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Windows 8 Features With Linux Antecedents 642

itwbennett writes "As details about new features in Windows 8 started to be discussed in the Building 8 blog and bandied about in Linux/Windows forums, Linux users were quick to chime in with a hearty 'Linux had that first' — even for things that were just a natural evolution, like native support for USB 3.0. So ask not 'did Linux have this first', but 'does Windows 8 do it better?'"
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Windows 8 Features With Linux Antecedents

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  • Meh. (Score:5, Informative)

    by zooblethorpe ( 686757 ) on Friday February 10, 2012 @03:42PM (#38998245)

    I don't really see anything here worth the attention -- this really just looks like an attempt to generate traffic.

    Move along, nothing to see here.

    ...No, really. It's quite dull and profoundly uncontroversial.

  • by jedidiah ( 1196 ) on Friday February 10, 2012 @03:51PM (#38998359) Homepage

    I don't even do that. I just double click it.

    It sounds like someone needs to update their FUD playbook. They're at least 5 years behind the times.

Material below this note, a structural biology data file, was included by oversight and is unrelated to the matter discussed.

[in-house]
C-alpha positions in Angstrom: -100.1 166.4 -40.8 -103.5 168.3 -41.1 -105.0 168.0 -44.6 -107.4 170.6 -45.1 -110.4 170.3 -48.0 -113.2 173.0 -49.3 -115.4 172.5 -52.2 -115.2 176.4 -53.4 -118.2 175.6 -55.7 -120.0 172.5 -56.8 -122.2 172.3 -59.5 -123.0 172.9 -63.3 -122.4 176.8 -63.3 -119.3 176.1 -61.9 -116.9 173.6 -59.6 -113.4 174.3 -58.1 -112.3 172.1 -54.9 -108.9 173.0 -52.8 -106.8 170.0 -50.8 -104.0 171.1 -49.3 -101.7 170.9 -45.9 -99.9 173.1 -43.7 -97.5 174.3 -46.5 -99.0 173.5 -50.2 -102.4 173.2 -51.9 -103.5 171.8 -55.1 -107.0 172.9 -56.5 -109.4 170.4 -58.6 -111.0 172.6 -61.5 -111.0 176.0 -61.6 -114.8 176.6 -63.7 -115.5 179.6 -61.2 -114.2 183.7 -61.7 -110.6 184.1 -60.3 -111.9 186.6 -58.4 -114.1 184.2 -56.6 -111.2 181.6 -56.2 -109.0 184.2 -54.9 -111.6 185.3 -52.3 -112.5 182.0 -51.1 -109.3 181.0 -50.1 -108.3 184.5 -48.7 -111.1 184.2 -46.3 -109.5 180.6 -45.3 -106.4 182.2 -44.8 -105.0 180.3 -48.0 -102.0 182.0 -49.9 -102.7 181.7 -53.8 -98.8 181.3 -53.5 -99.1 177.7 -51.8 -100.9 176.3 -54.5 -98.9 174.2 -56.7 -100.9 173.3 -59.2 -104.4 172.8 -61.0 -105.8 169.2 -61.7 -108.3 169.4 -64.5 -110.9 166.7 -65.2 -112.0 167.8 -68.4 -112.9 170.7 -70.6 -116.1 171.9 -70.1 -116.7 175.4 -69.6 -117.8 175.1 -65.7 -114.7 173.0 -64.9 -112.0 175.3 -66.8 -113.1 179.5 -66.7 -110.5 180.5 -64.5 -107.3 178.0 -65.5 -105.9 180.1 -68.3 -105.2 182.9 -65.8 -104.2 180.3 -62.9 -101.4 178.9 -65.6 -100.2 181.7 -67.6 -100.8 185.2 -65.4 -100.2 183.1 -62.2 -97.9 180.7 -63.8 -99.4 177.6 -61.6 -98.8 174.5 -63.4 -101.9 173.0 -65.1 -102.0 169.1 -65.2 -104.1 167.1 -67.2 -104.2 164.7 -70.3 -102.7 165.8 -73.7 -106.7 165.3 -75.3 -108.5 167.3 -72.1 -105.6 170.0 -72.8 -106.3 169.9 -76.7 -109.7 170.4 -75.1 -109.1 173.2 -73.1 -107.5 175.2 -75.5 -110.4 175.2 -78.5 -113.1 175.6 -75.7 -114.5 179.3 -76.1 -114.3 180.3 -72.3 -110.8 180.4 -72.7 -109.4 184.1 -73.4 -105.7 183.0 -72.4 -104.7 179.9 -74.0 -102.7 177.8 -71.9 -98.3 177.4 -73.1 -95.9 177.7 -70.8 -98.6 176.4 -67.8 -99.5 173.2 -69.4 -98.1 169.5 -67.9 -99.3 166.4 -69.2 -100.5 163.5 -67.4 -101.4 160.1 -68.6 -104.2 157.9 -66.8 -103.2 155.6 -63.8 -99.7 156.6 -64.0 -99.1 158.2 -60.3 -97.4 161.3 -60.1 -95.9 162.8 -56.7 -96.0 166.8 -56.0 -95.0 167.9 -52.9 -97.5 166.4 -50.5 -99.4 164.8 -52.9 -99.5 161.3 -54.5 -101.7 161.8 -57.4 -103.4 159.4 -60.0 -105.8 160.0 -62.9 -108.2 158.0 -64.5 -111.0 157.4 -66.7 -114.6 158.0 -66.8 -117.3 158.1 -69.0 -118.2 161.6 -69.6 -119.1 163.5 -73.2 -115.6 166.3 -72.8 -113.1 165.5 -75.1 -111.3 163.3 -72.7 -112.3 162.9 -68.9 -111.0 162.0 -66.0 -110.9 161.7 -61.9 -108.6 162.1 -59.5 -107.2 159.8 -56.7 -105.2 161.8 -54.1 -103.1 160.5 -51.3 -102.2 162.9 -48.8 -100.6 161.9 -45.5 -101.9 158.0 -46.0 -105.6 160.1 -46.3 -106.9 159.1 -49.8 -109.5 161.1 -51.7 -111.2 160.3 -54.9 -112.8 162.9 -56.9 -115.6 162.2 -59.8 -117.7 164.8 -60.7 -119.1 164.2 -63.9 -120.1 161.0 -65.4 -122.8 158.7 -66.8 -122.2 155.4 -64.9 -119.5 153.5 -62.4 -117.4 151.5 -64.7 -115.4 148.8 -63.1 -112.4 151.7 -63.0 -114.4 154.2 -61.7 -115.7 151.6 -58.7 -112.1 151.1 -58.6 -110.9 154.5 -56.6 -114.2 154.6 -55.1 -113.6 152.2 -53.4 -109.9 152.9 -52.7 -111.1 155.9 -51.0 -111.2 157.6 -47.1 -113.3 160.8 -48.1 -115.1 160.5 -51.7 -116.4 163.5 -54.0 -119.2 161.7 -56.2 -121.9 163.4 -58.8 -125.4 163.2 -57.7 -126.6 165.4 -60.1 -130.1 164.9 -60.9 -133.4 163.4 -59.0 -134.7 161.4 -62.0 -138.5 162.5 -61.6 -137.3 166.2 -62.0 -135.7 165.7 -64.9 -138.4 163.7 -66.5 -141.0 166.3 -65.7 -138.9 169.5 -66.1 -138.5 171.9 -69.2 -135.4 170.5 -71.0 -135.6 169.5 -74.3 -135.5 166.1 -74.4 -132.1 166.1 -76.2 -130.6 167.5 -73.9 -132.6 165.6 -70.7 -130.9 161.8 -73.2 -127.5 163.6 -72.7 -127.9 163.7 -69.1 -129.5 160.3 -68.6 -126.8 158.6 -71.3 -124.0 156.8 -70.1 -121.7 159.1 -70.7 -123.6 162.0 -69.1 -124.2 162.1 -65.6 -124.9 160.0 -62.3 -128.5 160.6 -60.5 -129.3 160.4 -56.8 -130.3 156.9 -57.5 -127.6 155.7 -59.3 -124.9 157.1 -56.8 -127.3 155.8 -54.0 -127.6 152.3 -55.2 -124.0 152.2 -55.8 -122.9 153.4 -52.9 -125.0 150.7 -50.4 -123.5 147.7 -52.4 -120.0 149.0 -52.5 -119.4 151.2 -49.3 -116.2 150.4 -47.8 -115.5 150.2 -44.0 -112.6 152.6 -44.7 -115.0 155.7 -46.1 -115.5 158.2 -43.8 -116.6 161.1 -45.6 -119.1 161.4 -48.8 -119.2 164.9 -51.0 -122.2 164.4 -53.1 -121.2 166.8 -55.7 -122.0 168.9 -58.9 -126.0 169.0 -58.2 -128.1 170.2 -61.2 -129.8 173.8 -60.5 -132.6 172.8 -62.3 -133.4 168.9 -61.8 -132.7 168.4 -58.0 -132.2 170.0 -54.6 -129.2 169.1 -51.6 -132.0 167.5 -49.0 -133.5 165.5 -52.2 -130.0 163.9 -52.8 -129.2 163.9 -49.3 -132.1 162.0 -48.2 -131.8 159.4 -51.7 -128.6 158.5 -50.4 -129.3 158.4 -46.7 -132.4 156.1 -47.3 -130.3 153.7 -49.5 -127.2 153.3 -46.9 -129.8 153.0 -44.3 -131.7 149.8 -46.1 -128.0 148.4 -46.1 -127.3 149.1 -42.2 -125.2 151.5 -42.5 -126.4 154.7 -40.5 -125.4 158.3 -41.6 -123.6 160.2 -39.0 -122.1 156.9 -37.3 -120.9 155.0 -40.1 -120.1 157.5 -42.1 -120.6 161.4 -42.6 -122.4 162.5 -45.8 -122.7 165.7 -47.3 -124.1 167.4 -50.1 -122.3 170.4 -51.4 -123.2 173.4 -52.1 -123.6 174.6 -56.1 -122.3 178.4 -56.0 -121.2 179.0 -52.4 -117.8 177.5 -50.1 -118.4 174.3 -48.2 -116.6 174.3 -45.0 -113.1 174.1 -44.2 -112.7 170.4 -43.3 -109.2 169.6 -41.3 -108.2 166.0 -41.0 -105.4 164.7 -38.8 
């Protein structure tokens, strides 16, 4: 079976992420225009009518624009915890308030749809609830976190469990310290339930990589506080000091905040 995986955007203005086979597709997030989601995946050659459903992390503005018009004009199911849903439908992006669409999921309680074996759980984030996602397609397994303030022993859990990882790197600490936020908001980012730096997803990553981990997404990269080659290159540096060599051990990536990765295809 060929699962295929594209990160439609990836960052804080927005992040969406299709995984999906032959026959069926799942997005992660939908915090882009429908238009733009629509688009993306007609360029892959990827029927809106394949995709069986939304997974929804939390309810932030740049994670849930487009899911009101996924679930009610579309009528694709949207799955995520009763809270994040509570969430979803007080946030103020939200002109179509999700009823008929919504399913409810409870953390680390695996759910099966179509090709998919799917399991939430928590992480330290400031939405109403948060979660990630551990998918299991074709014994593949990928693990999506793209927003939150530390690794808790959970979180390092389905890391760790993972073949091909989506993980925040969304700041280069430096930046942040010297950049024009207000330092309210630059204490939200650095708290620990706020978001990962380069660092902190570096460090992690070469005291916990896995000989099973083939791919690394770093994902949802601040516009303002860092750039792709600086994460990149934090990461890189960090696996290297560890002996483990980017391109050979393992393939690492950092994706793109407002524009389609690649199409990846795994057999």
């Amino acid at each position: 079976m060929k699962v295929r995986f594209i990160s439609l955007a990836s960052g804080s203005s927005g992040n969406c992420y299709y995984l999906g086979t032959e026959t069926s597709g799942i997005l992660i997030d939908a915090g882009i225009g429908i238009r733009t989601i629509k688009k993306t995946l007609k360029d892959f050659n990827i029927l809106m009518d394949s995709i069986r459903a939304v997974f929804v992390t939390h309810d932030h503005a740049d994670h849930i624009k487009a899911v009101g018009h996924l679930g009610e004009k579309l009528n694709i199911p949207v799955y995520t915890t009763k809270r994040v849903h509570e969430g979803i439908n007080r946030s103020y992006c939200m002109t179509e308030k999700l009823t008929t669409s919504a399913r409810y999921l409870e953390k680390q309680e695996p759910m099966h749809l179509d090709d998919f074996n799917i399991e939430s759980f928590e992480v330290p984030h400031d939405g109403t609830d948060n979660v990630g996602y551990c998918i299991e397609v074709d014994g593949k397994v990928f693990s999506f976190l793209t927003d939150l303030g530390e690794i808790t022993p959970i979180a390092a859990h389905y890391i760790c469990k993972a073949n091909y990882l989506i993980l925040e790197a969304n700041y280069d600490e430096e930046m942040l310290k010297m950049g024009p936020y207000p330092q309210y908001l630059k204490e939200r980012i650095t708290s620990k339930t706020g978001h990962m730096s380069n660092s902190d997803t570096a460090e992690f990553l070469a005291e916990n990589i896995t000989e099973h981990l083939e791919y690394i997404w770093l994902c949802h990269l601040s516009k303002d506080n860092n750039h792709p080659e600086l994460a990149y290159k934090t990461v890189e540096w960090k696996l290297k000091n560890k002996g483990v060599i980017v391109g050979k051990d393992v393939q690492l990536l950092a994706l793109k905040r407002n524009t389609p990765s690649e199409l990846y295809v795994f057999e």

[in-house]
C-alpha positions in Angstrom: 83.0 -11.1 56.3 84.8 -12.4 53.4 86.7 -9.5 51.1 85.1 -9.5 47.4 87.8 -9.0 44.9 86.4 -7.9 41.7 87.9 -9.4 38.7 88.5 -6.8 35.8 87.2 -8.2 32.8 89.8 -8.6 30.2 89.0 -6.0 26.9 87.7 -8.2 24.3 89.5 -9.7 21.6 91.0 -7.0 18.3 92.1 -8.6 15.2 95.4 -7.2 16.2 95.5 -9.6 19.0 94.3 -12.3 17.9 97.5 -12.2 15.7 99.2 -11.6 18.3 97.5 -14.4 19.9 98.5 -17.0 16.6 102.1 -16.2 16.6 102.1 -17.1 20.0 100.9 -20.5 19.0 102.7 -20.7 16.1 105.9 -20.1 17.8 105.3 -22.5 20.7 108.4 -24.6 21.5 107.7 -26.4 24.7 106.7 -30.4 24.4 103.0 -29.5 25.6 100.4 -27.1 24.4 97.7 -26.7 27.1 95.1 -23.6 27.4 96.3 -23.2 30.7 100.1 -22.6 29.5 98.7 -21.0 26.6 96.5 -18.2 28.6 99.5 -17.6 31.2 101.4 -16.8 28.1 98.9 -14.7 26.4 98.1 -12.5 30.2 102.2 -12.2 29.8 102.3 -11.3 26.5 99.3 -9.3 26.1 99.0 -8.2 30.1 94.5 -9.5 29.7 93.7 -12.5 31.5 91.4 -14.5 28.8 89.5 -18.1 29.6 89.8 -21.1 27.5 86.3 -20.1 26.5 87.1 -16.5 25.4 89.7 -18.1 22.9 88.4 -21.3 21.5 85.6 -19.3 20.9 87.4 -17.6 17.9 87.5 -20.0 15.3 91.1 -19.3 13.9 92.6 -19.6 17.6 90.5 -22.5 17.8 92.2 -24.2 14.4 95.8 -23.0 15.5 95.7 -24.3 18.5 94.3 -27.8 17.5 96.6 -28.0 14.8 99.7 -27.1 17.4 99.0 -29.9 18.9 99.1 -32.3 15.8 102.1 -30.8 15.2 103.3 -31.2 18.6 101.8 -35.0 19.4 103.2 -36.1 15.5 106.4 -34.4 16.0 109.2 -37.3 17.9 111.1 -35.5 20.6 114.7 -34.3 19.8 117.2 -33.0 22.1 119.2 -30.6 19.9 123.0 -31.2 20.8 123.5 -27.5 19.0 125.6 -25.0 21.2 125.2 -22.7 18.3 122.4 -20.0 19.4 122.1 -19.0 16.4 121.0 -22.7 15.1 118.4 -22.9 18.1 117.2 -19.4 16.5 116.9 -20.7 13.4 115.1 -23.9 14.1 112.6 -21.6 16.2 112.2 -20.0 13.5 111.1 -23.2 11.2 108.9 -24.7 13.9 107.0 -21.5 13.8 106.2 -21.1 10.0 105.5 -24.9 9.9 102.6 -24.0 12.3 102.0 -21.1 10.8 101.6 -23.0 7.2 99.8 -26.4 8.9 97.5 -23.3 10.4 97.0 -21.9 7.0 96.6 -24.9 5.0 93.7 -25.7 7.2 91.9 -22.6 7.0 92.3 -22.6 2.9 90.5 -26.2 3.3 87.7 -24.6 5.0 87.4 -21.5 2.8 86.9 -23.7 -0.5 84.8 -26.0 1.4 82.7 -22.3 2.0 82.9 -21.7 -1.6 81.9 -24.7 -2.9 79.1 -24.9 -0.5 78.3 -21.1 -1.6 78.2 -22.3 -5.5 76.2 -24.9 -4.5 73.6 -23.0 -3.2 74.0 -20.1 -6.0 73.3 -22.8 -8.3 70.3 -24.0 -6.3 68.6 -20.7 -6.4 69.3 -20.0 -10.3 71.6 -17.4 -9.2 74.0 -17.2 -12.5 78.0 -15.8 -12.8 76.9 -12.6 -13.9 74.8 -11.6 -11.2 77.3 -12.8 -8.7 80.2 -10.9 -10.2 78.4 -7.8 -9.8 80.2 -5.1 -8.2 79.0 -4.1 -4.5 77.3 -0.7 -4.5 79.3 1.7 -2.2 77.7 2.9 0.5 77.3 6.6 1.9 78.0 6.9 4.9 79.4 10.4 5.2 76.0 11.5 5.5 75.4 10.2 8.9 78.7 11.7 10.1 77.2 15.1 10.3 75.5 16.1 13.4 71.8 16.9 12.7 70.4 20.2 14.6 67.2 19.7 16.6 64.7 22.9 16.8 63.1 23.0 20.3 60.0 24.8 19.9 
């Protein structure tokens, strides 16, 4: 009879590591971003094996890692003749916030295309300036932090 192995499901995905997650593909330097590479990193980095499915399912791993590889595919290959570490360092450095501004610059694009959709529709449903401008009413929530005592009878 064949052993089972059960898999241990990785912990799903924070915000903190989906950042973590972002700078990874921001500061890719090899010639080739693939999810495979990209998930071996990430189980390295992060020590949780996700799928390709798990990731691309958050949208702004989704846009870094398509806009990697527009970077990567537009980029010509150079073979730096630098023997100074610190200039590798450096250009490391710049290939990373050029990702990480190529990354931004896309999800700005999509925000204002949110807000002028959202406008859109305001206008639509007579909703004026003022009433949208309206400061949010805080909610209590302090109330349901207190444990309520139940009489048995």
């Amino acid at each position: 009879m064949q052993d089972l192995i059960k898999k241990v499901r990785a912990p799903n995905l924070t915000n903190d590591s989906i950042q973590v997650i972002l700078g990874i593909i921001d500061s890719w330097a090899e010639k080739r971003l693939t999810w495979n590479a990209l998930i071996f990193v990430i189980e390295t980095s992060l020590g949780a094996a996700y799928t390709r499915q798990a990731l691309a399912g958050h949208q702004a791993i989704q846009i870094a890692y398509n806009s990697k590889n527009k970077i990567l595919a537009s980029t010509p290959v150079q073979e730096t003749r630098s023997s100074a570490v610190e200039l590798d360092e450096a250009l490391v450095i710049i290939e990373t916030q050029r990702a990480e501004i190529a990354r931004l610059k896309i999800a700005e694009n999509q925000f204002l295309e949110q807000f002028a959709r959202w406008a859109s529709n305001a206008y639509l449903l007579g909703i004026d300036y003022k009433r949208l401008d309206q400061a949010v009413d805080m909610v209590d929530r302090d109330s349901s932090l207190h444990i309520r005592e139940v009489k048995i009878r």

• by Anonymous Coward on Friday February 10, 2012 @03:58PM (#38998453)

    Or you could click on it in Gnome/Nautilus (and probably whatever file manager KDE uses), but don't let that get in your way of your rant.

  • by 0123456 ( 636235 ) on Friday February 10, 2012 @04:09PM (#38998599)

    Linux requires root for too many things. You shouldn't need root to mount a file/device.

    So you're saying I should be able to plug in a USB stick with a setuid root shell on it, mount that without root permissions, and own your system with almost zero effort?

  • by MisterSquid ( 231834 ) on Friday February 10, 2012 @04:19PM (#38998719)

    Can somebody please tell me what ISO stands for?

    The name ISO is taken from the ISO 9660 file system [wikipedia.org] used with CD-ROM media, but what is known as an ISO image might also contain a UDF (ISO/IEC 13346) file system or a DVD or Blu-ray Disc (BD) image.

  • by mapfortu ( 2567463 ) <mapfortu@hotmail.com> on Friday February 10, 2012 @04:22PM (#38998755) Homepage Journal

    That is exactly the problem with the CD mounting issue. From floppy drives to CD drives there's this problem of "autodetect" and "autorun". People do not know, or do not enjoy admitting it, but there are many possible exploits. Relevant exploits rely on hardware/bus/kernel combinations associated with "autodetect" and "autorun" of media in addition to the manufacturer of the media and the software used to format, create filesystems, and manage data on the media. Copy protection in the 5 1/4" days often relied on the manufacturer knowing more (often unpublished idiosyncratic circuitry details) about the sector/track/fs format in conjunction with chipset of the media drive and the data path across the bus, to the running kernel, and into allotted memory storage.